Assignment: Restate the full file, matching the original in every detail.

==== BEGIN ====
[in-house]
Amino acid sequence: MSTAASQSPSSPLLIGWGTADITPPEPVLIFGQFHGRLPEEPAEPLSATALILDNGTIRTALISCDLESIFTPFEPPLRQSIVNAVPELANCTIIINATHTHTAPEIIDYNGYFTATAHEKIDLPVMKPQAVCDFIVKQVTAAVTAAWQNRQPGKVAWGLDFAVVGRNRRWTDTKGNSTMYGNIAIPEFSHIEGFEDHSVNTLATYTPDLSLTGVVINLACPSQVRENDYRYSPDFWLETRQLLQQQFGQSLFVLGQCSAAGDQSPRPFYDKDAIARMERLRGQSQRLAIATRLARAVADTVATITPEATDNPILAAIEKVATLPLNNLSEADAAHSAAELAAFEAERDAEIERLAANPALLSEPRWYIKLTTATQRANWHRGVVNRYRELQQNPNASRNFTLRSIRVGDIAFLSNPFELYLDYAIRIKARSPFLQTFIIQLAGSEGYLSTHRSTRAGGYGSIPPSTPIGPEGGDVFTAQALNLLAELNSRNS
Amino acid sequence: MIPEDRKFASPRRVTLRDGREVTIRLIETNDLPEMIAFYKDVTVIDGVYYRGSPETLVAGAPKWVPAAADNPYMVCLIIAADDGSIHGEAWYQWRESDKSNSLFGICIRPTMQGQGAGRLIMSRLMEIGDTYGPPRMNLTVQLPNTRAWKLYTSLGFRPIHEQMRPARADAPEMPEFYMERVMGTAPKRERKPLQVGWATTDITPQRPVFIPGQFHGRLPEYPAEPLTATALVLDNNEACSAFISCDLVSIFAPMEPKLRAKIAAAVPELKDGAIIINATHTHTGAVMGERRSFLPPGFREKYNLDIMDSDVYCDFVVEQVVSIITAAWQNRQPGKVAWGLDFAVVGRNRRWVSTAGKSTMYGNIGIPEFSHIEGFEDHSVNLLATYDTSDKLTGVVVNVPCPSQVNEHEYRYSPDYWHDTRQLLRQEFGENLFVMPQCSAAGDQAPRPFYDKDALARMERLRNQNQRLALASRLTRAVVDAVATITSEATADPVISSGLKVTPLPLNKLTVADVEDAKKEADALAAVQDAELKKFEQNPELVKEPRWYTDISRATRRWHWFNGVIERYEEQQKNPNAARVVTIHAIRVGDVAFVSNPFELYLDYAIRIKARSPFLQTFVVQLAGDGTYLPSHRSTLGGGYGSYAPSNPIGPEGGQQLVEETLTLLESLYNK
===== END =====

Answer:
[in-house]
Amino acid sequence: MSTAASQSPSSPLLIGWGTADITPPEPVLIFGQFHGRLPEEPAEPLSATALILDNGTIRTALISCDLESIFTPFEPPLRQSIVNAVPELANCTIIINATHTHTAPEIIDYNGYFTATAHEKIDLPVMKPQAVCDFIVKQVTAAVTAAWQNRQPGKVAWGLDFAVVGRNRRWTDTKGNSTMYGNIAIPEFSHIEGFEDHSVNTLATYTPDLSLTGVVINLACPSQVRENDYRYSPDFWLETRQLLQQQFGQSLFVLGQCSAAGDQSPRPFYDKDAIARMERLRGQSQRLAIATRLARAVADTVATITPEATDNPILAAIEKVATLPLNNLSEADAAHSAAELAAFEAERDAEIERLAANPALLSEPRWYIKLTTATQRANWHRGVVNRYRELQQNPNASRNFTLRSIRVGDIAFLSNPFELYLDYAIRIKARSPFLQTFIIQLAGSEGYLSTHRSTRAGGYGSIPPSTPIGPEGGDVFTAQALNLLAELNSRNS
Amino acid sequence: MIPEDRKFASPRRVTLRDGREVTIRLIETNDLPEMIAFYKDVTVIDGVYYRGSPETLVAGAPKWVPAAADNPYMVCLIIAADDGSIHGEAWYQWRESDKSNSLFGICIRPTMQGQGAGRLIMSRLMEIGDTYGPPRMNLTVQLPNTRAWKLYTSLGFRPIHEQMRPARADAPEMPEFYMERVMGTAPKRERKPLQVGWATTDITPQRPVFIPGQFHGRLPEYPAEPLTATALVLDNNEACSAFISCDLVSIFAPMEPKLRAKIAAAVPELKDGAIIINATHTHTGAVMGERRSFLPPGFREKYNLDIMDSDVYCDFVVEQVVSIITAAWQNRQPGKVAWGLDFAVVGRNRRWVSTAGKSTMYGNIGIPEFSHIEGFEDHSVNLLATYDTSDKLTGVVVNVPCPSQVNEHEYRYSPDYWHDTRQLLRQEFGENLFVMPQCSAAGDQAPRPFYDKDALARMERLRNQNQRLALASRLTRAVVDAVATITSEATADPVISSGLKVTPLPLNKLTVADVEDAKKEADALAAVQDAELKKFEQNPELVKEPRWYTDISRATRRWHWFNGVIERYEEQQKNPNAARVVTIHAIRVGDVAFVSNPFELYLDYAIRIKARSPFLQTFVVQLAGDGTYLPSHRSTLGGGYGSYAPSNPIGPEGGQQLVEETLTLLESLYNK